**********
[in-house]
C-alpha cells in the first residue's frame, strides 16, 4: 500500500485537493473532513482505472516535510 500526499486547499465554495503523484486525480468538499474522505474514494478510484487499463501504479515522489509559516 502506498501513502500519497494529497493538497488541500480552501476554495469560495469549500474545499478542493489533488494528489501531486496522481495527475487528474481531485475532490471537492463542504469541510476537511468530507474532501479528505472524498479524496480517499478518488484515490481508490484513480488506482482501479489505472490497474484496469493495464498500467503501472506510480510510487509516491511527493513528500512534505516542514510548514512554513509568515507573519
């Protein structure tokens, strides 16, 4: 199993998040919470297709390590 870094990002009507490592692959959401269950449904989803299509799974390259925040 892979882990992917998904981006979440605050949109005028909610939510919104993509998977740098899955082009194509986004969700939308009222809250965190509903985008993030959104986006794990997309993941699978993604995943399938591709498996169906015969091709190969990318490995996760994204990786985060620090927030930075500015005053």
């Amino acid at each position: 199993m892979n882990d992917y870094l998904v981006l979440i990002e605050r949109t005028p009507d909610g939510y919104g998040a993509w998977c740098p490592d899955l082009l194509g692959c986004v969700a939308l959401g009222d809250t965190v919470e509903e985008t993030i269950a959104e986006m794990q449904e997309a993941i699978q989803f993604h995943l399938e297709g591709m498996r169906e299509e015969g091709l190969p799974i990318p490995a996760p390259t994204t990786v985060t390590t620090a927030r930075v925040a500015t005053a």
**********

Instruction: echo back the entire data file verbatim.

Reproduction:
[in-house]
C-alpha cells in the first residue's frame, strides 16, 4: 500500500485537493473532513482505472516535510 500526499486547499465554495503523484486525480468538499474522505474514494478510484487499463501504479515522489509559516 502506498501513502500519497494529497493538497488541500480552501476554495469560495469549500474545499478542493489533488494528489501531486496522481495527475487528474481531485475532490471537492463542504469541510476537511468530507474532501479528505472524498479524496480517499478518488484515490481508490484513480488506482482501479489505472490497474484496469493495464498500467503501472506510480510510487509516491511527493513528500512534505516542514510548514512554513509568515507573519
């Protein structure tokens, strides 16, 4: 199993998040919470297709390590 870094990002009507490592692959959401269950449904989803299509799974390259925040 892979882990992917998904981006979440605050949109005028909610939510919104993509998977740098899955082009194509986004969700939308009222809250965190509903985008993030959104986006794990997309993941699978993604995943399938591709498996169906015969091709190969990318490995996760994204990786985060620090927030930075500015005053």
């Amino acid at each position: 199993m892979n882990d992917y870094l998904v981006l979440i990002e605050r949109t005028p009507d909610g939510y919104g998040a993509w998977c740098p490592d899955l082009l194509g692959c986004v969700a939308l959401g009222d809250t965190v919470e509903e985008t993030i269950a959104e986006m794990q449904e997309a993941i699978q989803f993604h995943l399938e297709g591709m498996r169906e299509e015969g091709l190969p799974i990318p490995a996760p390259t994204t990786v985060t390590t620090a927030r930075v925040a500015t005053a």